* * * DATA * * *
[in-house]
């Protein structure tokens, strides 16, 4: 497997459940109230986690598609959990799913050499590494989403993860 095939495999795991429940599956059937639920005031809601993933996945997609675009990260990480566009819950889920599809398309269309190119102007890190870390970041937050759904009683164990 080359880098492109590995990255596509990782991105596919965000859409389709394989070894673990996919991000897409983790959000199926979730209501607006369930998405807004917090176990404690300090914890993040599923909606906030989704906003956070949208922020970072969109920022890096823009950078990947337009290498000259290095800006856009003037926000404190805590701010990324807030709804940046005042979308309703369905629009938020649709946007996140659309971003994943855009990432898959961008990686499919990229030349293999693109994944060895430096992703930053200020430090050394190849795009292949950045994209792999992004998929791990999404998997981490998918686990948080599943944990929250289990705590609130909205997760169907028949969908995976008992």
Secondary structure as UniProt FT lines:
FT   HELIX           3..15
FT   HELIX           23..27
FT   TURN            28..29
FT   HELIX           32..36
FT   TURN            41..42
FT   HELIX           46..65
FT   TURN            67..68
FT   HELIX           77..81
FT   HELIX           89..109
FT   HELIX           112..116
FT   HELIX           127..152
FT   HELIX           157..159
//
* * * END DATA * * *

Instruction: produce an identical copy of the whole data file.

[in-house]
């Protein structure tokens, strides 16, 4: 497997459940109230986690598609959990799913050499590494989403993860 095939495999795991429940599956059937639920005031809601993933996945997609675009990260990480566009819950889920599809398309269309190119102007890190870390970041937050759904009683164990 080359880098492109590995990255596509990782991105596919965000859409389709394989070894673990996919991000897409983790959000199926979730209501607006369930998405807004917090176990404690300090914890993040599923909606906030989704906003956070949208922020970072969109920022890096823009950078990947337009290498000259290095800006856009003037926000404190805590701010990324807030709804940046005042979308309703369905629009938020649709946007996140659309971003994943855009990432898959961008990686499919990229030349293999693109994944060895430096992703930053200020430090050394190849795009292949950045994209792999992004998929791990999404998997981490998918686990948080599943944990929250289990705590609130909205997760169907028949969908995976008992």
Secondary structure as UniProt FT lines:
FT   HELIX           3..15
FT   HELIX           23..27
FT   TURN            28..29
FT   HELIX           32..36
FT   TURN            41..42
FT   HELIX           46..65
FT   TURN            67..68
FT   HELIX           77..81
FT   HELIX           89..109
FT   HELIX           112..116
FT   HELIX           127..152
FT   HELIX           157..159
//